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December 11, 2007

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Nato

If neuroscientists using very precise instruments measured and recorded the exact state of all of our neurons, then destroyed our bodies, would we be dead? Would we be restored to life if new vat-grown bodies were induced to resume the recorded state? There's an empirical element to the question, of course, since some would guess that merely measuring the state of our neurons would miss something important about what makes us ourselves, but let's presume that no one (including reconstituted-you) can tell the difference between before and after. That being true ex hypothesi, did you ever die? If so, is that death morally different from delta-wave sleep? In any case would it be immoral for someone to decide not to reconstitute?

On a different note (and more directly related to the post) Dennett has recently taken the position that memory is criterial to consciousness, if the latter is to be a meaningful category. Of course, this doesn't save the relatively common situations (which I also experienced after a bike crash) when short term memory and recall from long term memory still works, but storage to long term does not. Dennett is fine with this, since such gray areas are the rule rather than the exception in his treatments of cognitive categories.

Moving away from Dennett specifically, I think many of the apparently insoluble conundrums in philosophy of mind dissolve once we stop insisting on fully reified divisions between folk-psychological categories. Is a person the *same* person after a stroke? Yes and no, to varying degrees. If we insist on one or the answer being 100% the case, then we create problems for ourselves and/or end up choosing criteria irrelevant to what we wanted to discuss.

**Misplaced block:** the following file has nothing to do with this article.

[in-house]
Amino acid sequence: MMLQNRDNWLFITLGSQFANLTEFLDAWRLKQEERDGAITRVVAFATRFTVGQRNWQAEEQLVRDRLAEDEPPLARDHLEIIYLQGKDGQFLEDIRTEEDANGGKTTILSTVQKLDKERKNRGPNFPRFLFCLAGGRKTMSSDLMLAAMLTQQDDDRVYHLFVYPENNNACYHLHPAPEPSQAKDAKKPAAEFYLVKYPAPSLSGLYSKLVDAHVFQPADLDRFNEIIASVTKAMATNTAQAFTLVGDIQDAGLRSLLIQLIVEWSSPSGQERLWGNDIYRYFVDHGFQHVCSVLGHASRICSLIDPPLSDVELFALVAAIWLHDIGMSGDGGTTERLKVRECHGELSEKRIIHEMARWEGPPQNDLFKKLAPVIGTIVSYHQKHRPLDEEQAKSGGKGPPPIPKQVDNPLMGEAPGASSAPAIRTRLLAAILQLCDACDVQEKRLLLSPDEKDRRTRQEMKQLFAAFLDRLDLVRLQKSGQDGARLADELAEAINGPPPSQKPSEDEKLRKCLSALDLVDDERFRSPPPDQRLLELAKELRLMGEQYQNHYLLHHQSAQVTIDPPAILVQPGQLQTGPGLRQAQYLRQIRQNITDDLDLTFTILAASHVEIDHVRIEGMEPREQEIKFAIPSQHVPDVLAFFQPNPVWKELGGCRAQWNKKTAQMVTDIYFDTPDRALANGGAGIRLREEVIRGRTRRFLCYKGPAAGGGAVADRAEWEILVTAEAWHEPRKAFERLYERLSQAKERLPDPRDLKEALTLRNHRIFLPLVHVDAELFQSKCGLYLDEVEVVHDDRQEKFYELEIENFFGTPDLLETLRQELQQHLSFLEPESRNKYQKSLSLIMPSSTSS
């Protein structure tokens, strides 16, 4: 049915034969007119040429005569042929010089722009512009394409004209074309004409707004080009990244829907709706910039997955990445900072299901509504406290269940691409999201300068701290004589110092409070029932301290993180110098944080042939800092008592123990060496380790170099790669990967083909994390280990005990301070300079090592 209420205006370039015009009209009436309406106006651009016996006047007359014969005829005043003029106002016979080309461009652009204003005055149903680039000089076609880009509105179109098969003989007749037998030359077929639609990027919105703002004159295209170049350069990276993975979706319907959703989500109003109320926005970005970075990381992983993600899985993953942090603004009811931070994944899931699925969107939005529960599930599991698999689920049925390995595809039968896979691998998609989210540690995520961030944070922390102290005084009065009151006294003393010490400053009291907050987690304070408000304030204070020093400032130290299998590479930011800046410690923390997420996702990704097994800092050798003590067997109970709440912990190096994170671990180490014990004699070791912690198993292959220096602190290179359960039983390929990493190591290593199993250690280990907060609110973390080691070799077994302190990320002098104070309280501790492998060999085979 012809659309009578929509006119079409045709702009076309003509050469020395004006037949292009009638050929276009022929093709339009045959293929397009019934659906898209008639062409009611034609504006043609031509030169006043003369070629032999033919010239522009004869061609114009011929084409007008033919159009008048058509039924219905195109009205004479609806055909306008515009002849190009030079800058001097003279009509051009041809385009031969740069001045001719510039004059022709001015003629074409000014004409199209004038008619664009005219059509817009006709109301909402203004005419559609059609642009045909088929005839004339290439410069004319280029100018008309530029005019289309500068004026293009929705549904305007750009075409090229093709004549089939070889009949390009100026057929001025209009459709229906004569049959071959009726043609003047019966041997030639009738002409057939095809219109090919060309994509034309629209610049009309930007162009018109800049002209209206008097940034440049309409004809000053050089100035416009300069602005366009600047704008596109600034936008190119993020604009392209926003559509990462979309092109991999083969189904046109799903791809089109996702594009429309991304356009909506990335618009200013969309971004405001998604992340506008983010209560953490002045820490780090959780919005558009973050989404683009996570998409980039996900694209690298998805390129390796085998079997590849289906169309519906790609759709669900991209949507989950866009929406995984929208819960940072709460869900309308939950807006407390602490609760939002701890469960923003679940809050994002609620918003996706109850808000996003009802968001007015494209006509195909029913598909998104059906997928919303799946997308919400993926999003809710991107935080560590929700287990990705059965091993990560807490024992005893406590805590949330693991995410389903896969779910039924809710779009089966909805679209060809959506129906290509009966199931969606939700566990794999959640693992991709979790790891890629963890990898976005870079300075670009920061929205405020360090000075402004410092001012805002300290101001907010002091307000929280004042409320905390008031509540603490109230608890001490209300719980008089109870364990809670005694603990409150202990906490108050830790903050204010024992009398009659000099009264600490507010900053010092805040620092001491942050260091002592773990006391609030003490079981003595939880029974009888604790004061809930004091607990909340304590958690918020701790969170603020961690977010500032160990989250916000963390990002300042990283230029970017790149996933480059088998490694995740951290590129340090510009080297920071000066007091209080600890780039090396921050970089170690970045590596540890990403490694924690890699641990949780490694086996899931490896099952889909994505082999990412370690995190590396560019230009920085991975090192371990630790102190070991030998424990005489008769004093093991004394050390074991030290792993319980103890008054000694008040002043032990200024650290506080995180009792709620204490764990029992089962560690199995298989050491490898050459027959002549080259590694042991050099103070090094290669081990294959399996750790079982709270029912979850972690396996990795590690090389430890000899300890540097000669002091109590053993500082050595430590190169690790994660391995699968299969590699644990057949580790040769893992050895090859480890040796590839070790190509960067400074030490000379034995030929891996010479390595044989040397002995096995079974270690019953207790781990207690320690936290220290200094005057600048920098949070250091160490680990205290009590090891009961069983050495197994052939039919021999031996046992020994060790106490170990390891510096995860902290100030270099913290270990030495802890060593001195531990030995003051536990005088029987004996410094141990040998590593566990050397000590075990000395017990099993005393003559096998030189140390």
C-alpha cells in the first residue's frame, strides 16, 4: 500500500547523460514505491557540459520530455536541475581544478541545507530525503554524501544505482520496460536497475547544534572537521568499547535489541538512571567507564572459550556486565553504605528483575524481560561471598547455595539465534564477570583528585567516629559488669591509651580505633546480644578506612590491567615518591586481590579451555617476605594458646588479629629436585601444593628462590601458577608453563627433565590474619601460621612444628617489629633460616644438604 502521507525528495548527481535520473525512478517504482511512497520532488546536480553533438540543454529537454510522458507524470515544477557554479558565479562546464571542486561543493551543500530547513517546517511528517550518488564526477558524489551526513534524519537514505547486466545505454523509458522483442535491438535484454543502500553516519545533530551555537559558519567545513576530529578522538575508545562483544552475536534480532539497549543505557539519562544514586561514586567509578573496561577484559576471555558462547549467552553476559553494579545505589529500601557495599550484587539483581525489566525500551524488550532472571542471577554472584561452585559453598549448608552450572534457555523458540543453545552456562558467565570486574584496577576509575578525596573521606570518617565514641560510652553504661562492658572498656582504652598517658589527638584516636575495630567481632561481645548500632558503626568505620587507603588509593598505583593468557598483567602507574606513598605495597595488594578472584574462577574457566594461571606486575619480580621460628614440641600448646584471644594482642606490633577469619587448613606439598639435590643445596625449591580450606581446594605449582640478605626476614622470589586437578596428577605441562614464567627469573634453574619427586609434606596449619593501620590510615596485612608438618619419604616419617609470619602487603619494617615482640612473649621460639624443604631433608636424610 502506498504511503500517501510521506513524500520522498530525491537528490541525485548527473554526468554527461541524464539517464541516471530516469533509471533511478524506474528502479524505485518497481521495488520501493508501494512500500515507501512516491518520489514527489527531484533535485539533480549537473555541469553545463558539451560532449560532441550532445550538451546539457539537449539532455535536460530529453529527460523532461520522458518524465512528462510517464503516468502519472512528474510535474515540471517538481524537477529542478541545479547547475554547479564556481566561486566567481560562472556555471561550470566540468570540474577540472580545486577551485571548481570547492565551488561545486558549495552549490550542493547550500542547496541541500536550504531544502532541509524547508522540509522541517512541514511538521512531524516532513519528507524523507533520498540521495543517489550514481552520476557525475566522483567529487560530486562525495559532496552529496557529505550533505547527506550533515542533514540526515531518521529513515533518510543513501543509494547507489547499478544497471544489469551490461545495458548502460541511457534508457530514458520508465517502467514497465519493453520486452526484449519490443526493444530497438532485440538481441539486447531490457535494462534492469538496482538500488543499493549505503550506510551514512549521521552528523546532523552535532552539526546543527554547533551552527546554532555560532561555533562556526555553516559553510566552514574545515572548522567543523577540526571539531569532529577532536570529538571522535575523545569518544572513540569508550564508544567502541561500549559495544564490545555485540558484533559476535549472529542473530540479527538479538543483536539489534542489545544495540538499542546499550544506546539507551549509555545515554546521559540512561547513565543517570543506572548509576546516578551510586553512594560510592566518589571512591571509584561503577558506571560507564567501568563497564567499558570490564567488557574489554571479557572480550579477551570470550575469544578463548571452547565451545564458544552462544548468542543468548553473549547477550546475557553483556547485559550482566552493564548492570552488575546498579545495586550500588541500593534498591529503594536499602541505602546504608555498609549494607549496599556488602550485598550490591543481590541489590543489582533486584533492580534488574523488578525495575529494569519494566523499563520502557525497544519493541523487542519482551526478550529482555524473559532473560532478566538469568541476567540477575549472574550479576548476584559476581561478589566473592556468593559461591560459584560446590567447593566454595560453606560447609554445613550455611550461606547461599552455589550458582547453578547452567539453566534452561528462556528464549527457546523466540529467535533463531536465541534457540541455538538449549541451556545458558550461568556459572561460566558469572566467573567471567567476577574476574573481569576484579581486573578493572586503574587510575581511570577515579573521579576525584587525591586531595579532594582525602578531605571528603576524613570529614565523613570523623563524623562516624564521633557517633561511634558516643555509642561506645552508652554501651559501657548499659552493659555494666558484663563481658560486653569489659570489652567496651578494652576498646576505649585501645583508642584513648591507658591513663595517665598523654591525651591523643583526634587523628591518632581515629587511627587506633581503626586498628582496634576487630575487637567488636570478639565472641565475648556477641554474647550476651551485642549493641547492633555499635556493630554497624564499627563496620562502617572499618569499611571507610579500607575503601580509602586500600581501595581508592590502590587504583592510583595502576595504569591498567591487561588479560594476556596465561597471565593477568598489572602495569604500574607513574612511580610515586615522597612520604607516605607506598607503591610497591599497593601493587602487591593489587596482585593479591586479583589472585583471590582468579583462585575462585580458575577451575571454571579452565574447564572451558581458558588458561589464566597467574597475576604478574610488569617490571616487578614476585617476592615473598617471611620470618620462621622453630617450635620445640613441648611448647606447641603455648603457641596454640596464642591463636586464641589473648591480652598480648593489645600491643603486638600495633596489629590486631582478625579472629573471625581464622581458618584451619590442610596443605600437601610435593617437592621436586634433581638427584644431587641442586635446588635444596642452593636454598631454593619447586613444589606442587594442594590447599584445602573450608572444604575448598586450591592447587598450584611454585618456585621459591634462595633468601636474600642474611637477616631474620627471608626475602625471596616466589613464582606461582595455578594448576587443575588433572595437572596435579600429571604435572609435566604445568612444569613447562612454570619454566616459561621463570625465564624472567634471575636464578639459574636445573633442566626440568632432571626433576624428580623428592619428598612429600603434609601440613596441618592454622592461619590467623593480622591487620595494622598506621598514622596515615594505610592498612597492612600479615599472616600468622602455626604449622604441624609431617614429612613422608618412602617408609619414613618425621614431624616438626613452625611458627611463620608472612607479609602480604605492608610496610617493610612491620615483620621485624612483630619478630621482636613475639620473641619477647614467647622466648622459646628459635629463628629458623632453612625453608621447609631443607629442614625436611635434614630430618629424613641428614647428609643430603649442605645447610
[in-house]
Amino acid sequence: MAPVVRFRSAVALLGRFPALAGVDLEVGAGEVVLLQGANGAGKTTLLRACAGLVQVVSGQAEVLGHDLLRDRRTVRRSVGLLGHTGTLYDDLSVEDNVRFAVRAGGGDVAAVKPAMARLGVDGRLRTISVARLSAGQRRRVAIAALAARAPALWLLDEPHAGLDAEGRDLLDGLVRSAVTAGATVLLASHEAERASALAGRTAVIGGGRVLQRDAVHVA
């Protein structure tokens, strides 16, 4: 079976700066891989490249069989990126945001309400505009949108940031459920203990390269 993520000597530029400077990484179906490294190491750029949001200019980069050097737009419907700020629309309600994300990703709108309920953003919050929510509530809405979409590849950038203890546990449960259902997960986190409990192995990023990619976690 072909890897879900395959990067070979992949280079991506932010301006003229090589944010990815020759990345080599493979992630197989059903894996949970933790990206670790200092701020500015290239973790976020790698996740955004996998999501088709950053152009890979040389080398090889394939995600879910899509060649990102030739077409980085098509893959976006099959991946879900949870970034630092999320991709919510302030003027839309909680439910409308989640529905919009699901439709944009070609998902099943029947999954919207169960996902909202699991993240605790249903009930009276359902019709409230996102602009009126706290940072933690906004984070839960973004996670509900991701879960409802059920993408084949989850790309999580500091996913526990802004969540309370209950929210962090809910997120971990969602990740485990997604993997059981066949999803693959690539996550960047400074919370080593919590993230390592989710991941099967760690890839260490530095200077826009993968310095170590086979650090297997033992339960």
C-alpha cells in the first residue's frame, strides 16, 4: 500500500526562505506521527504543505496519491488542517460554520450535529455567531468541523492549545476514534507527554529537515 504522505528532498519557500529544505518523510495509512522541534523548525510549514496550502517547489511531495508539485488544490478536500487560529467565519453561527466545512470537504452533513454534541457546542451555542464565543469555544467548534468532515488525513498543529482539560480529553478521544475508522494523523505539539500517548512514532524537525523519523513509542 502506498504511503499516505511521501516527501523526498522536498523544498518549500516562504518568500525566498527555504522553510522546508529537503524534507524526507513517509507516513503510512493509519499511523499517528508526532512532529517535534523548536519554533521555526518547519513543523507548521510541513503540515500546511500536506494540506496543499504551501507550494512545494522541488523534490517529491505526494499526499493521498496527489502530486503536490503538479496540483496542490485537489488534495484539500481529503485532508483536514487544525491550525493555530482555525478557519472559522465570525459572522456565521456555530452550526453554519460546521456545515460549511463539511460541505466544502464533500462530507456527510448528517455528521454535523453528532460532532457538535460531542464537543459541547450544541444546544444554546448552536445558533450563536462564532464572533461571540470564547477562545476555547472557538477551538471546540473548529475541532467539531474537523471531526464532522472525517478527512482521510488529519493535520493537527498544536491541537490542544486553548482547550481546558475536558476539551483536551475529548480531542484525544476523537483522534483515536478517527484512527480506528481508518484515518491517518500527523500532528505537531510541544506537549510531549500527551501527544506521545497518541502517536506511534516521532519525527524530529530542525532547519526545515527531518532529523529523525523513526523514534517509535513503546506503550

Nathan Smith

If a ship's deck, hulls and masts are made from 1,000 logs of wood, and 501 of those logs are replaced, is it the same ship? I would, yes, probably so, as long as the new logs are fit into the same form of the old ship. The question doesn't seem to have a "right" answer, partly because a ship is something of a reification, but a person seems less of a reification because a person has a *will.* The will is one, and it defines the person: that which obeys my will is me. (This leaves a few puzzles-- are my clothes me?-- but they don't seem especially difficult ones.) Now, with a person, the physical substance of which a person is made is regularly replaced-- we are "waterfalls," forever eating our substance in and breathing and sweating and... etcetera... it out. So *that* can't be the definition.

Memory ties together a self across time, but what about forgetfulness? It seems that here the problem of the ship returns. If myself-today has 10,000 memories, and myself-in-ten-years forgets 8,000 of them and learns 8,000 new things, am I the same person? Yes, and not because, as in the case of the ship, the form remained roughly the same, but rather because *the same will* inhabited that memory the whole time.

Am I being circular? A continuity of will preserves the identity of the shifting contents of memory; memory connects my-will-now with my-will-tomorrow and makes them one self. Yet the symbiosis works. *From moment to moment* memory connects will, as points into a line. That thread of will defines the self as the contents of memory shift.

If the stroke involves a loss of capacity and some memories, I don't think it casts any doubt on continuous identity. Of course for some purposes we might say "He's a different man." We simply mean that many important features of him have changed greatly.

The problem is that there is a lack of *transitivity* about identity in this sense. A=C and B=C do not imply A=B. I am not the same as my past self in the same way that my past self is the same as me. A continuous will, inhabiting a climate of memory that has shifted but never been suddenly interrupted, makes me-today the same as me-ten-years-ago. But how is me-ten-years-ago the same person as me-today? That's where my surgery conundrum comes in. Me-during-the-surgery and me-waking-up-after-the-surgery are both linked by continuity of will and memory to me-before-the-anesthetic, *but not to each other*.

How strange is time!

Nato